If you are into an experience of apocalyptic dimensions, an experience that is so enigmatic and incomprehensible that your brain just has a hard time understanding what is going on, then Båstnä's car cemetery, also called Ivan's Junk Yard, far out in the Swedish forest - and I mean far far out in the Swedish forest, where all public roads end, just for you.
How to get to Båstnäs
Båstnäs is not a place you just visit without having anything to drive on or in. You can get there of small -creeped trails, from the Norwegian side, but most people probably come from Töcksfors, of E16, and from here is There 19 km into the forest - deep into the forest. We did it on a February day, when the last 10 km was partly covered with a thick layer of ice, which slowed us down. It is not a place one is just able to step off the road, and should call for help.
On the other hand, the experience is worth the whole trip. Not long after you pass the blue booth's city sign, at the roadside, the first rusty car wrecks emerge. They stand right in the woods like brown sculptures that have been placed out of context. First one, then two, and suddenly you are surrounded by hundreds of car wrecks, all of which have exceeded the spare parts date, and all of which have more or less gone in one with the nature they are placed in.
What is the story behind Båstnäs Bilkirkegård?
The story of the origin of the car cemetery is that the two brothers Tore and Rune Ivansson had a small workshop from which they sold spare parts to old cars. In particular, sales were going on to the Norwegians, who after World War II was severely affected by the economy, which is why the Norwegian car park was somewhat worn out, and therefore many spare parts and brothers Ivansson were needed.
The economy of the Norwegians eventually came to fruition, and in the end of the 1970s there were not many customers left to waive the brothers Ivansson's booming spare parts taxpayer. However, they continued unabated to buy old cars until they lost their scrap license, in 1988, and thus turned the key for their spare partial adventure.
Where the brothers got off, no one knows with certainty. The house they lived in, still standing on the ground and if you didn't know better, it might seem like it's still inhabited. All of them lying a spooky veil all over the story.
Back has thus left hundreds of car wrecks, which are more or less being swallowed up by nature. The more you walk around, and the deeper you enter the forest the more a completely grotesque scene, with a rust of rusty cars, like skipping, is occasionally stacked in up to 3 layers. So, in between the trees, hovering just below the wooden crowns, you can suddenly recognize the body of an old Volvo PV544.
Art or environmental wasting
Everything is so weird, so "out of place" that, if you didn't know the story, the scenery might as well be a game of provocative statement-installing art, with man's poor treatment of nature, as the theme. But the truth is that nature is in fact breaking down and swallowing up the old cars that are ruthlessly thrown into it.
It is like you cannott get enough at all. One's eyes and brain can't get enough at all. As if being drawn by the completely unreal amount of car wreck, which stands as both grotesque distorted metal sculptures that look like the backdrop of an apocalyptic film and at the same time give substance to a whole lot of questions.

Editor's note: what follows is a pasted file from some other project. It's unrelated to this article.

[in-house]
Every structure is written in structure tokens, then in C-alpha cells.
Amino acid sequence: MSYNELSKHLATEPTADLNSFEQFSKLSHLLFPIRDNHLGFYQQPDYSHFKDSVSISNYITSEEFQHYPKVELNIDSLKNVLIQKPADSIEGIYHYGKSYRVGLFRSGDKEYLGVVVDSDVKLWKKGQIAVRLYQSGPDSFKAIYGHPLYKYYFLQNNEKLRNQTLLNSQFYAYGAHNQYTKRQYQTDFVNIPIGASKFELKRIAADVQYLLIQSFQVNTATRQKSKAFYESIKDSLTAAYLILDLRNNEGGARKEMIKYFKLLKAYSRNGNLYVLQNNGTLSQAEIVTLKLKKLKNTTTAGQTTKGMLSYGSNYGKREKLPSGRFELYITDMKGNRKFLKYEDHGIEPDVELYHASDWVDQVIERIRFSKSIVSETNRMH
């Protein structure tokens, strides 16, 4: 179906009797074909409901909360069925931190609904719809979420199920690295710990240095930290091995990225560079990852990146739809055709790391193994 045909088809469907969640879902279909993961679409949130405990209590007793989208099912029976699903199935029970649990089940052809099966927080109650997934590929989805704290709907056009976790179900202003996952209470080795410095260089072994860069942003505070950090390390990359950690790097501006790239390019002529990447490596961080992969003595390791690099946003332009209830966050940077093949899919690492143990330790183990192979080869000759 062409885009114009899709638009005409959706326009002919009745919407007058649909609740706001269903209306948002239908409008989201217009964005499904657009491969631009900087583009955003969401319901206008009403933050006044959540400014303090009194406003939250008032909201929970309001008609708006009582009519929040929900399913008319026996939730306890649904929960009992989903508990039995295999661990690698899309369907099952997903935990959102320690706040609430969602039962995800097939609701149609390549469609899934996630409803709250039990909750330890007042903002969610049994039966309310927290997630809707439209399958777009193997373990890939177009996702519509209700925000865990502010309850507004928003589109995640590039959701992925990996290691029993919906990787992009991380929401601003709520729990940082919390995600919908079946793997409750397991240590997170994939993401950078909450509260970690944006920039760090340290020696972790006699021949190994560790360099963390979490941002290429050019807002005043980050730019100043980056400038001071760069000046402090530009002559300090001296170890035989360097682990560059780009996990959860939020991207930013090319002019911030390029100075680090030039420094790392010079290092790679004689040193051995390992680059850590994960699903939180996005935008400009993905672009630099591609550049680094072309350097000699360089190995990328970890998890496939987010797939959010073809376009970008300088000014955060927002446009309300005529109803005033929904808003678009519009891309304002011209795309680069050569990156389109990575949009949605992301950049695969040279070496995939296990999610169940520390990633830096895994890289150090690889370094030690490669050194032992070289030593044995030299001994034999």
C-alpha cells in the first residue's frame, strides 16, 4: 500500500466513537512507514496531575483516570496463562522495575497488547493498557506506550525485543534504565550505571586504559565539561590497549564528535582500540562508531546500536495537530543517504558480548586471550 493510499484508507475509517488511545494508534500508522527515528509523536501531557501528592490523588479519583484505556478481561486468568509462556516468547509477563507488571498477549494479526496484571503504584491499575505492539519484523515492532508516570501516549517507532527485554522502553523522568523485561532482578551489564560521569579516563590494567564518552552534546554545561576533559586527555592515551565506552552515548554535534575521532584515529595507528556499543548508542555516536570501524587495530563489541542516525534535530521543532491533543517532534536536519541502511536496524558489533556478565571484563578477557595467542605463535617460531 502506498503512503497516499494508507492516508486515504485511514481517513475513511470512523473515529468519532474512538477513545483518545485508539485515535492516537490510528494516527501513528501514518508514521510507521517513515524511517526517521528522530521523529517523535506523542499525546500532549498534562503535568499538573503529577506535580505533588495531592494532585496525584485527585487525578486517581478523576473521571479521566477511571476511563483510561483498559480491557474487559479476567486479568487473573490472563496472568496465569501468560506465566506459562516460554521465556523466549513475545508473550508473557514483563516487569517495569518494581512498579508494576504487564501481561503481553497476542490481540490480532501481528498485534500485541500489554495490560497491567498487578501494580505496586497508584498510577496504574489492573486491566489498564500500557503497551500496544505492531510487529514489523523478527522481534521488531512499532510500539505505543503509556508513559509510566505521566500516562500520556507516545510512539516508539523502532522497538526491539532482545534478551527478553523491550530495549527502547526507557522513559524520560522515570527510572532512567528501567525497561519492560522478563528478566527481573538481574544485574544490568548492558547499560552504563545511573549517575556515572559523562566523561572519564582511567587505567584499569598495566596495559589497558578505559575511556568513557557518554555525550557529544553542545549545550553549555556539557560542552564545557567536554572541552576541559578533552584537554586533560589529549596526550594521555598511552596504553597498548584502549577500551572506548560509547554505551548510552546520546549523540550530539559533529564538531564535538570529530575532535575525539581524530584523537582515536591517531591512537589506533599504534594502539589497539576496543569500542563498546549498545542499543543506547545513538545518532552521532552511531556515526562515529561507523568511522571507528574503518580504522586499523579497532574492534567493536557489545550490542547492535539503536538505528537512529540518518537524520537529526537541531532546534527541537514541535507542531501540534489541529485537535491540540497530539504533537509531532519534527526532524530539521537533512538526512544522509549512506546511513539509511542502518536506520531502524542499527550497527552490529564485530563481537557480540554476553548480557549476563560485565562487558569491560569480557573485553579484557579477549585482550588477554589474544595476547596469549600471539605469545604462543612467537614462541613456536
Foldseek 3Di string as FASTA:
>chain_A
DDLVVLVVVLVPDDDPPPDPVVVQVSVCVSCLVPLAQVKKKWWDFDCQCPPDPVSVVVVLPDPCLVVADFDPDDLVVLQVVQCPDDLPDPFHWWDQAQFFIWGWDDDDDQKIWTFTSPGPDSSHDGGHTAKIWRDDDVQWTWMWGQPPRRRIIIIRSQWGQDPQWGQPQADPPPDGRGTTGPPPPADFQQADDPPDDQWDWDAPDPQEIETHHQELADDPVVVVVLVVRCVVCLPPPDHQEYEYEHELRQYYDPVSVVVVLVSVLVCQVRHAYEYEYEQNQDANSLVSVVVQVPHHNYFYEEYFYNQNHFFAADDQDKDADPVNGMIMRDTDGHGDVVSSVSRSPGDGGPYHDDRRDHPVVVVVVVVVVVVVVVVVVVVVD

Many questions - but few ansers
For how can the car wrecks still stand here, 35 years after the scrap company closed? What have the many old cars provided by pollution to the underground? My guess is that one did not go so much into the proper emptying of the cars' many polluting liquids before they were recommended to what was certainly bare mark but now overgrown forest.
What the heck happened to Tore and Rune Ivansson? Why does the house stand as if it has been abandoned over a night? And how long will the cars stay standing?
The last is impossible at find an answer to, so maybe you shouldn't wait indefinitely if you would like to experience the absurd view of more than a hundred car wrecks, neatly recommended in Swedish nature.
When you decide to leave, set aside plenty of time. Once you get started on exploring, time flies off and you have quickly spent a few hours there, far out in the Swedish forest. You do not find signs of what you must and what you must not do, but for everything we know and what we have heard from others, it is perfectly ok to walk around the area, and also to photograph loose - and there is enough motives to take hold of.
But wait - it gets even more creepy
Best as you think the whole miser can't be much more creepy, so wait until you've read what was on a sign, former visitors have been met with:
“This car cemetery is private property. You May Still Look, Take Pictures But Don't Take Away Parts. Don't Destroy or In Any Other Way Disrupt this Place. If you open a car Door, please shut it again so the next visitor can get the same experience as you did !! For Info: AFTER ABOUT 30 BURGlaries This year is cool up with it! Made Traps in the Buildings So If You Get Hurt or Die, I don't care! Remember in This Place No One Can Hear You Scream… ”
We couldn't find the sign when we visited the cemetery in 2023, but now you are warned -you are there at your own risk !!